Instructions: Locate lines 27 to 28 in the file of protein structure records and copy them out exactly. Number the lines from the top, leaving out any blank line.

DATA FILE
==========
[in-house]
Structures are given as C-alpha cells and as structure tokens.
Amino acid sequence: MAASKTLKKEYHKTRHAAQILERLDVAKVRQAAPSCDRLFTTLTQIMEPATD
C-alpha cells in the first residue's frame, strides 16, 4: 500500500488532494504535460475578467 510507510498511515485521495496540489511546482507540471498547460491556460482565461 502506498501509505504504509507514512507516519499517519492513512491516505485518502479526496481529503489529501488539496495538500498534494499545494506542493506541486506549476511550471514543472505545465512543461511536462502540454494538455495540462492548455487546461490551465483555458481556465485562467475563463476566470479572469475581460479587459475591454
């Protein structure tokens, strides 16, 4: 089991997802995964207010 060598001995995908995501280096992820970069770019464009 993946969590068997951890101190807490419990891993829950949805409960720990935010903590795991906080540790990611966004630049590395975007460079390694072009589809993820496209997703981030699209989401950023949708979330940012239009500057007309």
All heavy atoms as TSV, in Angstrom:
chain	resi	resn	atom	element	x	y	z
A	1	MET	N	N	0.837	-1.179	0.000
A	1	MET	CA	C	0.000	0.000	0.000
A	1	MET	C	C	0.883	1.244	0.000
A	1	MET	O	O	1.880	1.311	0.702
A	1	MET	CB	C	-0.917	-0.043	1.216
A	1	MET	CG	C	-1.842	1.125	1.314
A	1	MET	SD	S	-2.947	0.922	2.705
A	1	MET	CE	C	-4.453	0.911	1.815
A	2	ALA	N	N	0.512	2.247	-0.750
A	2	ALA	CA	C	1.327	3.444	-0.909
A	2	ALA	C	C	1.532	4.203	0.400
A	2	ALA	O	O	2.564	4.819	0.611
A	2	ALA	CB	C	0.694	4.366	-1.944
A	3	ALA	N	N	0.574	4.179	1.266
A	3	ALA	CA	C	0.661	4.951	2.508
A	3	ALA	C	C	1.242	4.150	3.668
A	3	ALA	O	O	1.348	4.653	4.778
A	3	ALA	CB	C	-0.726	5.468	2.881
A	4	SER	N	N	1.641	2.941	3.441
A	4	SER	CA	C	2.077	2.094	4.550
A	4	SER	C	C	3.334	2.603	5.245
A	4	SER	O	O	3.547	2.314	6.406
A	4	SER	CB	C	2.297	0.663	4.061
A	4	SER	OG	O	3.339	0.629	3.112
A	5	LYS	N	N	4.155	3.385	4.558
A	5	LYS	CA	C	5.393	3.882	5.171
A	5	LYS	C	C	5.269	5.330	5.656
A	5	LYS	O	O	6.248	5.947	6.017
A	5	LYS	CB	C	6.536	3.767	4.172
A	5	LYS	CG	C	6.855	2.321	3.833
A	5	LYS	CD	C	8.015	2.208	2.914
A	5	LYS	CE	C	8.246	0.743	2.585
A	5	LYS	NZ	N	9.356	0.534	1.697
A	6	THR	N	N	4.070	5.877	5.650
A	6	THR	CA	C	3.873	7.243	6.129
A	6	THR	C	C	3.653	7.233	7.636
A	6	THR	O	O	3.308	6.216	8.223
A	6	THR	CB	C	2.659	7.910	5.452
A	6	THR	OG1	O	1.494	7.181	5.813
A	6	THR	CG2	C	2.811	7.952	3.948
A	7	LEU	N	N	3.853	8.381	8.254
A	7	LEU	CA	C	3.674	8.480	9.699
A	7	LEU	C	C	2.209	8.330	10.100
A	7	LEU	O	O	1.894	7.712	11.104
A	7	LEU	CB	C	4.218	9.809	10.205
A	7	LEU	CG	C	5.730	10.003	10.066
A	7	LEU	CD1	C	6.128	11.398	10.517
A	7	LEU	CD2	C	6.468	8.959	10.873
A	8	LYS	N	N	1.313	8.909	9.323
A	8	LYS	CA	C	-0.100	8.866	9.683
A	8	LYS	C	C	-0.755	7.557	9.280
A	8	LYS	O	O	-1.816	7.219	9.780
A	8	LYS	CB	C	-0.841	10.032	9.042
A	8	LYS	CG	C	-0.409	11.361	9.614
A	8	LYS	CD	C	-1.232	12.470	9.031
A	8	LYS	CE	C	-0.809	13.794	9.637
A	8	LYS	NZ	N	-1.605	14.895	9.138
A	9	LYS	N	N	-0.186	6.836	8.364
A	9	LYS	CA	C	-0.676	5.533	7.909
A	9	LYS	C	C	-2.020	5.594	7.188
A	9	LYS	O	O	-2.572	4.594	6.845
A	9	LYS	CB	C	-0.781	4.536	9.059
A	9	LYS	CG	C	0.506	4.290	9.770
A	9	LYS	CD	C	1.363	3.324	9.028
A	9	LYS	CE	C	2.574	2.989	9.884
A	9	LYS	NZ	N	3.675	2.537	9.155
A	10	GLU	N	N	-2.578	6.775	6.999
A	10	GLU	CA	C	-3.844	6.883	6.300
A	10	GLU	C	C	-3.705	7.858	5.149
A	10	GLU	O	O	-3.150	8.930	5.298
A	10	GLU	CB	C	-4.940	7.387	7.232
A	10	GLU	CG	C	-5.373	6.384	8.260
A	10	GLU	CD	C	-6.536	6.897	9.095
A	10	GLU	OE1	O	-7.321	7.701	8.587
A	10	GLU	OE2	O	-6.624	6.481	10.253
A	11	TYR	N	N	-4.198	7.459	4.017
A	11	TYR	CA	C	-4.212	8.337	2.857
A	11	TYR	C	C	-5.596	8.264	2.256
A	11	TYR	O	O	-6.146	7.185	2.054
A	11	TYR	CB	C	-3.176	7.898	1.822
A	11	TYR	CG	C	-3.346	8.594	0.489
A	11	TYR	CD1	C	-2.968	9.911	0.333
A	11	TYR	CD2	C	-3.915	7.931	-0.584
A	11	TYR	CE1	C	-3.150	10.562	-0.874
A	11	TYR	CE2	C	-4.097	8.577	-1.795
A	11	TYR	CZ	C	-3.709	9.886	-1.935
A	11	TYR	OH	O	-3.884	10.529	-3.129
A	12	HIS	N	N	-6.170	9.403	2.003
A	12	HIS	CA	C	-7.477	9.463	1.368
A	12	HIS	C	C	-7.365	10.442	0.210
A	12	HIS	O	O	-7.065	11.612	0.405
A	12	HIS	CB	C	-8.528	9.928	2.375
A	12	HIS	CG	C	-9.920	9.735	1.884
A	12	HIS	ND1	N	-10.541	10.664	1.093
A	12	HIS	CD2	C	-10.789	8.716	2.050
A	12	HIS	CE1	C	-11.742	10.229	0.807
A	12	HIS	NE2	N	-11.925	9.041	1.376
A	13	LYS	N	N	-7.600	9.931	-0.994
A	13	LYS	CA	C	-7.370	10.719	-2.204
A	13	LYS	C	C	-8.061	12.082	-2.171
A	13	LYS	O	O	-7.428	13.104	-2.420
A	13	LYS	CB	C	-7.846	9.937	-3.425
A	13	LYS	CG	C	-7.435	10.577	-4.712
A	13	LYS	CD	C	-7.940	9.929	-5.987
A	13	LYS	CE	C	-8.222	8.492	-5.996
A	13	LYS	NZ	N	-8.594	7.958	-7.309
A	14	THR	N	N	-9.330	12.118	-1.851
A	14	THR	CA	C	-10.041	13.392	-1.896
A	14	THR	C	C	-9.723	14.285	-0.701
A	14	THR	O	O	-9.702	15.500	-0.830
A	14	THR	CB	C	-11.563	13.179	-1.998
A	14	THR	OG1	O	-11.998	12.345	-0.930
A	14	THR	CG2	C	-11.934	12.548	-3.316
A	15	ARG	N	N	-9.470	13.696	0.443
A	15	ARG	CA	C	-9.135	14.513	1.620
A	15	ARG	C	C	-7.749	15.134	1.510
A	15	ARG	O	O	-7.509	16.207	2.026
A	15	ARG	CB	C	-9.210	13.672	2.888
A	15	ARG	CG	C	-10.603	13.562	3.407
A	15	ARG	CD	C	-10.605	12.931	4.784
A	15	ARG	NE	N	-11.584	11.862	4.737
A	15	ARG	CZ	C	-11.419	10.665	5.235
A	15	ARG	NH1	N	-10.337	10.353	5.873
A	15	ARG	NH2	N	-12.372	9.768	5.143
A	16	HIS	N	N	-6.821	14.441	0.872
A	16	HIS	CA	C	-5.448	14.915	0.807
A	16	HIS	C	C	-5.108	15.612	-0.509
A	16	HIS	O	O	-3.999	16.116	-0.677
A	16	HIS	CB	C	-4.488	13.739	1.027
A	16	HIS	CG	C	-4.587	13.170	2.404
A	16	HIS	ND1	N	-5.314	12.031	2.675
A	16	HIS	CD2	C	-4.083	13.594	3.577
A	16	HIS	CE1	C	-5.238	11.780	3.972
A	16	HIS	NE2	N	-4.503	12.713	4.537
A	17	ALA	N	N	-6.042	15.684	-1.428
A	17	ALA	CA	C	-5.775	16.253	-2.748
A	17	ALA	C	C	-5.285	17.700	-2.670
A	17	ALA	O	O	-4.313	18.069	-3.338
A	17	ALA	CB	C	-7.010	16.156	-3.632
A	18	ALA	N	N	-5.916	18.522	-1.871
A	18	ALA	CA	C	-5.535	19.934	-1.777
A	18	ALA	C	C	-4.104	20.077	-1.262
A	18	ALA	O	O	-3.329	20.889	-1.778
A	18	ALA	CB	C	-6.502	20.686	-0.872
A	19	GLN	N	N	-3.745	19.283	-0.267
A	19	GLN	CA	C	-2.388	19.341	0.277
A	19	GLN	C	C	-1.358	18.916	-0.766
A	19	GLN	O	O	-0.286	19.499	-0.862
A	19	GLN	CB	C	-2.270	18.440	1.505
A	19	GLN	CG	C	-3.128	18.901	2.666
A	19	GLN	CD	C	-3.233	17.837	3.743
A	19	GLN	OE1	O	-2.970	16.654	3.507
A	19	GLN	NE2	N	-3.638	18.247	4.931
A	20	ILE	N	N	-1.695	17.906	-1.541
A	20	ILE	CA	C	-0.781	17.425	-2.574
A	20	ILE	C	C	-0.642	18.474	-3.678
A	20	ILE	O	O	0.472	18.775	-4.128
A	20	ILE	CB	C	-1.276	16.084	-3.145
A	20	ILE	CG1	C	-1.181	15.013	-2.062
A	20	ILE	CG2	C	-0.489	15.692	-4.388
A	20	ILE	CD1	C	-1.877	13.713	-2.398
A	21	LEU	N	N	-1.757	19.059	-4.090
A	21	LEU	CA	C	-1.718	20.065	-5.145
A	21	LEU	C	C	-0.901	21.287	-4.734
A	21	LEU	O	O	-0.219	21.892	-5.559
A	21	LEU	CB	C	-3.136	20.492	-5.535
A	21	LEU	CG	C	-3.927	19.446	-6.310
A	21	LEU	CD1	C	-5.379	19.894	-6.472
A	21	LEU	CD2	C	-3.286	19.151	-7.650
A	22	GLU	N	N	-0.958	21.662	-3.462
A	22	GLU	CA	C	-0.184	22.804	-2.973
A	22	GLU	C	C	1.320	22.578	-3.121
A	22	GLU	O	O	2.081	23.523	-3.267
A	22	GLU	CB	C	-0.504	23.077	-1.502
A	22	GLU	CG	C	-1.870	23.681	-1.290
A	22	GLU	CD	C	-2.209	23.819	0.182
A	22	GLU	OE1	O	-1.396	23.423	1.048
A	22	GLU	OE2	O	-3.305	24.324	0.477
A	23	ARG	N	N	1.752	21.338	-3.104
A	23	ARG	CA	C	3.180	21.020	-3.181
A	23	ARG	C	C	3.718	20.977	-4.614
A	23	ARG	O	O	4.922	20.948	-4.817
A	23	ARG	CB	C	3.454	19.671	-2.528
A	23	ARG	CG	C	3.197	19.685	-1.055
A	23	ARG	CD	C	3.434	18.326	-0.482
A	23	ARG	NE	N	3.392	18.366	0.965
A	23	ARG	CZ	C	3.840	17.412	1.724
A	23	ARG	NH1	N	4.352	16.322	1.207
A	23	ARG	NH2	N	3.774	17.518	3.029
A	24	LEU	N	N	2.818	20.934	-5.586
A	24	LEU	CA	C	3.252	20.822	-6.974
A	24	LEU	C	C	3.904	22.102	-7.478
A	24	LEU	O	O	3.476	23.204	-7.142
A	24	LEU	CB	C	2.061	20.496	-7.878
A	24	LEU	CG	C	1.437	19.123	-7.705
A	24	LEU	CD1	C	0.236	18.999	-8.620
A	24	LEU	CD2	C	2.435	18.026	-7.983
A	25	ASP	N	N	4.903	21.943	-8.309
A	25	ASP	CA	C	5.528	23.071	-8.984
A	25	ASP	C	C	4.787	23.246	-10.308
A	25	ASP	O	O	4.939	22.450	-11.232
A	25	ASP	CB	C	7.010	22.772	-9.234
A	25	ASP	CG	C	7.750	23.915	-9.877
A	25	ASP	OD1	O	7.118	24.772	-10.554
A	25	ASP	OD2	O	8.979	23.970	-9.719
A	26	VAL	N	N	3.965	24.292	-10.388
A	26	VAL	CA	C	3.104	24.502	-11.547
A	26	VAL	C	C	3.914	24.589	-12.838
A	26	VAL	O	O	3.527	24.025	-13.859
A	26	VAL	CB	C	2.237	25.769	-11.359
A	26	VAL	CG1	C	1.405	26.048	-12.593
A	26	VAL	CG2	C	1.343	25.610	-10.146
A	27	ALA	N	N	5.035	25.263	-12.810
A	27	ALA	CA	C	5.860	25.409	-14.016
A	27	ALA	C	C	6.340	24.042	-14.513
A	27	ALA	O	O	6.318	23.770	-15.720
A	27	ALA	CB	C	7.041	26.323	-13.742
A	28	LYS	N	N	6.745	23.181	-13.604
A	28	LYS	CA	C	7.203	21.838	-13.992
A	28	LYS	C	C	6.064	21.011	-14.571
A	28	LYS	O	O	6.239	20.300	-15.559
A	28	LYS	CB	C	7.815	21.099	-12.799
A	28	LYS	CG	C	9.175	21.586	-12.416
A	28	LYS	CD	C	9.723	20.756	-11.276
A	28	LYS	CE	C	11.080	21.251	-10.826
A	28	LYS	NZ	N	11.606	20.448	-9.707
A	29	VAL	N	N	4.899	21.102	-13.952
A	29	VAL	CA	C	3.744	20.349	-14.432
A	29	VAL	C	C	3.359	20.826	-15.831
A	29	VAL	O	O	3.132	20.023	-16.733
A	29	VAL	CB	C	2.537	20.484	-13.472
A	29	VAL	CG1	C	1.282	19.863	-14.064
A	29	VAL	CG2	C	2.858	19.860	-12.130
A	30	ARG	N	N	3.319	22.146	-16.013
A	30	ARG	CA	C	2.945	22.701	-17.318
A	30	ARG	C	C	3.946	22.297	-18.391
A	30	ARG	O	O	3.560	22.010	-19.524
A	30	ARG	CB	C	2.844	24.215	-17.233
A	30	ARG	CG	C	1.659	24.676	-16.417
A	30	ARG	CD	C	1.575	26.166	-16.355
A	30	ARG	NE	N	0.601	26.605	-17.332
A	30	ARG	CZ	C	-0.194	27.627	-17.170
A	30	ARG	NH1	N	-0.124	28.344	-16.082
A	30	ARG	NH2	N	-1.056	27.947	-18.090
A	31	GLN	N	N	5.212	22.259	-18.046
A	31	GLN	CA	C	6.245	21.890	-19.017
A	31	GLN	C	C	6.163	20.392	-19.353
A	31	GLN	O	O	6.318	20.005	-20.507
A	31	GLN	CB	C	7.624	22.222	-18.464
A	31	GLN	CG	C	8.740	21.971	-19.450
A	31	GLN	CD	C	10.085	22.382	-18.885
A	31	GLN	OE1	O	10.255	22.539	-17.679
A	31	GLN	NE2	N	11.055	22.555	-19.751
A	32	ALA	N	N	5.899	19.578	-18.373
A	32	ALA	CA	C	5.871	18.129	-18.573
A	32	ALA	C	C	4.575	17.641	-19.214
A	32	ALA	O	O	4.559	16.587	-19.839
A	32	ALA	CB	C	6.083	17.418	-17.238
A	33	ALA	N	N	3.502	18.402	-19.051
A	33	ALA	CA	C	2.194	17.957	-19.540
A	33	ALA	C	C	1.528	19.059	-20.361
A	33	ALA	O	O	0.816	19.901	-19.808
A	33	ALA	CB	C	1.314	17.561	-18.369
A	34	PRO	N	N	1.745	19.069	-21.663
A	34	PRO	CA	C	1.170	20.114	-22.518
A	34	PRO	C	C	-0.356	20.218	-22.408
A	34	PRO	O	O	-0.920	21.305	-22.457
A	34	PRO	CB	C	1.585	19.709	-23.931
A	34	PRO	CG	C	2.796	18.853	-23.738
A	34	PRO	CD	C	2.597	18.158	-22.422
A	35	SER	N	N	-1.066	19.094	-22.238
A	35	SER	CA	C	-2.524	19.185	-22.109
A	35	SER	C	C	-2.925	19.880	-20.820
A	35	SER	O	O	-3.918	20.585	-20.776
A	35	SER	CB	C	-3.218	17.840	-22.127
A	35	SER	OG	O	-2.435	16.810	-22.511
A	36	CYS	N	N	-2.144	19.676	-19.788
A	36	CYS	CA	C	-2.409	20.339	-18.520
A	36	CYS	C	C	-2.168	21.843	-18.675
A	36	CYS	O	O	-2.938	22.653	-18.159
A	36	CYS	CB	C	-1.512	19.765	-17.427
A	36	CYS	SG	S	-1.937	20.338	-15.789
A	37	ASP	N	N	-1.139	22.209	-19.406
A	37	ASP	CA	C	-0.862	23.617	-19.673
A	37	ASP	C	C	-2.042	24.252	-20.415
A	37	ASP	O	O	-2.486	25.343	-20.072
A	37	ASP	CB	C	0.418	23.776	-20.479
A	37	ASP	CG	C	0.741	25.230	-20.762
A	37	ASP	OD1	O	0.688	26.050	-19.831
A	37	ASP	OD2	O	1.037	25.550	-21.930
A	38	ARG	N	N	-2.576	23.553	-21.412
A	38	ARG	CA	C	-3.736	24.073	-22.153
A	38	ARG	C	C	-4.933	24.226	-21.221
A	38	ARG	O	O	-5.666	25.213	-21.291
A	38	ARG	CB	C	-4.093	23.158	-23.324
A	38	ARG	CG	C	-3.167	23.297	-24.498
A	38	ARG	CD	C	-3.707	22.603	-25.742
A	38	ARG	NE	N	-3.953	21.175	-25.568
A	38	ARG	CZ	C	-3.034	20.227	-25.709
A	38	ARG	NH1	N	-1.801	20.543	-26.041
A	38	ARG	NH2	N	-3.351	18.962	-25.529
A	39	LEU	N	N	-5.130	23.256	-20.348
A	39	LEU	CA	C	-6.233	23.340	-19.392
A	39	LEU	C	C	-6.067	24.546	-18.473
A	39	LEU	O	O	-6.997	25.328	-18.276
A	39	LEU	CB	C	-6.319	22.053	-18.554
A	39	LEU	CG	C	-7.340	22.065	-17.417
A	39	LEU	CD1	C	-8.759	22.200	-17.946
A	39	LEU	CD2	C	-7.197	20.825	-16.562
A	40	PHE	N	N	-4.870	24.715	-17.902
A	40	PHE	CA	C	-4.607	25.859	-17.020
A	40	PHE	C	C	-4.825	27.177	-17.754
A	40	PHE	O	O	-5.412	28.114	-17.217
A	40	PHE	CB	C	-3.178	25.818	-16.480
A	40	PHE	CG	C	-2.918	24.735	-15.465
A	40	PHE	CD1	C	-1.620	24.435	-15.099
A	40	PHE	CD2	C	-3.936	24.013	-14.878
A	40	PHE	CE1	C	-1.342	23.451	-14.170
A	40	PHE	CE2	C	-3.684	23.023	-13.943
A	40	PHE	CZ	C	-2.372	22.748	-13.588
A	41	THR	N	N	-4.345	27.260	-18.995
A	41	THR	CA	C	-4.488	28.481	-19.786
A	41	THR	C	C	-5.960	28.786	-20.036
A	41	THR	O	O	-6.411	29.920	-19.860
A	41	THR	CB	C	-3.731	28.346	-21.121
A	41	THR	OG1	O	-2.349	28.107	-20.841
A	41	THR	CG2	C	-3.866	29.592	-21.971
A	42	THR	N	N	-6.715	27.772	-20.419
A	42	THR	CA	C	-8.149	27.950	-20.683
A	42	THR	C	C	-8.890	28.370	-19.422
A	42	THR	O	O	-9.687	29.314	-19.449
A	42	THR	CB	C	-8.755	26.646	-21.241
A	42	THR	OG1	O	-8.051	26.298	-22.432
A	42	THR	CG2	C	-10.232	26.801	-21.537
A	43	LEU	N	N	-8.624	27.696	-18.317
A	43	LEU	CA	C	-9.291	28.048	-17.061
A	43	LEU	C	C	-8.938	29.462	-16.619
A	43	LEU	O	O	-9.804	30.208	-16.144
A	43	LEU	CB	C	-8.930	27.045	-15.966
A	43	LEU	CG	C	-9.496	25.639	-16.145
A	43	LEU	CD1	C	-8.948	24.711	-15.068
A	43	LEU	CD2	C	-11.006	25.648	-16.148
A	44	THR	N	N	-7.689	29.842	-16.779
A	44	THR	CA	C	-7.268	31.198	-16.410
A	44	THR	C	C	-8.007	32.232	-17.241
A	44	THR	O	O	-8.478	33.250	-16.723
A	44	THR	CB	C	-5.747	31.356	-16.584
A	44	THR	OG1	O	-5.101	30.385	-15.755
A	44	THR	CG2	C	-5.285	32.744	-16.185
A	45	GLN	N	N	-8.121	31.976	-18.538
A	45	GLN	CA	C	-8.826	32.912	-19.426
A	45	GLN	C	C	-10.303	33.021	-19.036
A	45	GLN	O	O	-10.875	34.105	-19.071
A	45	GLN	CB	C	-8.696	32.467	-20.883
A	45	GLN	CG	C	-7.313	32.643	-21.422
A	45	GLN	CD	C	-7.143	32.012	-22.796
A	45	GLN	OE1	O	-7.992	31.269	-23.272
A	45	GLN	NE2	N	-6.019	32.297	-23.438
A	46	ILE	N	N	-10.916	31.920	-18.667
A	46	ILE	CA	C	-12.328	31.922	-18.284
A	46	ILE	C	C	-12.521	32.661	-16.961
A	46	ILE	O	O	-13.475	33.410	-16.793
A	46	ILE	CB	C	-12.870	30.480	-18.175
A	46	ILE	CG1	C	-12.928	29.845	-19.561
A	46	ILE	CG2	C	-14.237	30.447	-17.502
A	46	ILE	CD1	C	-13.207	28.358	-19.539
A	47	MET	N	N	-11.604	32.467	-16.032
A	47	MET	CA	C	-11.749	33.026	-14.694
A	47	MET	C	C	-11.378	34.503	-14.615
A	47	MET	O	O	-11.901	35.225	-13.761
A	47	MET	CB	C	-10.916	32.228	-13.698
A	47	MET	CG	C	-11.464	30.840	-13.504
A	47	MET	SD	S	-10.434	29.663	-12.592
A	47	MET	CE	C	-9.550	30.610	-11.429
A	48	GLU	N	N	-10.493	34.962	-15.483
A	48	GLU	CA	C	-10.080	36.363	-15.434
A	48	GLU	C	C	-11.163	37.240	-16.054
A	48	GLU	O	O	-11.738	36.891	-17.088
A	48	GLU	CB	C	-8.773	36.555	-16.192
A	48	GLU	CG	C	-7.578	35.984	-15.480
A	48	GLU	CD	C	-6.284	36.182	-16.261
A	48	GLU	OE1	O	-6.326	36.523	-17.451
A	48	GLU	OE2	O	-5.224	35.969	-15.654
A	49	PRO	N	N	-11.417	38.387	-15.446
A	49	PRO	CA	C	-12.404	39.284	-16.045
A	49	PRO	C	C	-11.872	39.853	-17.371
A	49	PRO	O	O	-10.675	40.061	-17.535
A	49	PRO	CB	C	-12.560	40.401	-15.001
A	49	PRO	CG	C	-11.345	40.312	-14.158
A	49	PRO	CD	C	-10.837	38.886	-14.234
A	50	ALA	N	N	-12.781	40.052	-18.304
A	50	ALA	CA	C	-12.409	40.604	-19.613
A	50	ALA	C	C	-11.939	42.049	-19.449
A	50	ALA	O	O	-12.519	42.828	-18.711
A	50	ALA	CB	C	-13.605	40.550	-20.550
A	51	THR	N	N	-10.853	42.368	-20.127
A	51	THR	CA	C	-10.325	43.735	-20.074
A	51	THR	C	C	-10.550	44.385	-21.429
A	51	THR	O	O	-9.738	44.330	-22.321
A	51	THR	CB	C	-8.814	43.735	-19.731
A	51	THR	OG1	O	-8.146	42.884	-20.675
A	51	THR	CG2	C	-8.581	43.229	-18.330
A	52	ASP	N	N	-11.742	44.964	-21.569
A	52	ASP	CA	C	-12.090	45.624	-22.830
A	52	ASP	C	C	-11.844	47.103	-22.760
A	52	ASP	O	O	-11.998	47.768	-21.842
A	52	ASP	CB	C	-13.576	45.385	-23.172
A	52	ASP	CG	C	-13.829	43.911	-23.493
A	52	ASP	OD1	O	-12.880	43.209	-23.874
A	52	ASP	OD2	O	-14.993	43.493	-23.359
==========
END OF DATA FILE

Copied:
A	4	SER	CA	C	2.077	2.094	4.550
A	4	SER	C	C	3.334	2.603	5.245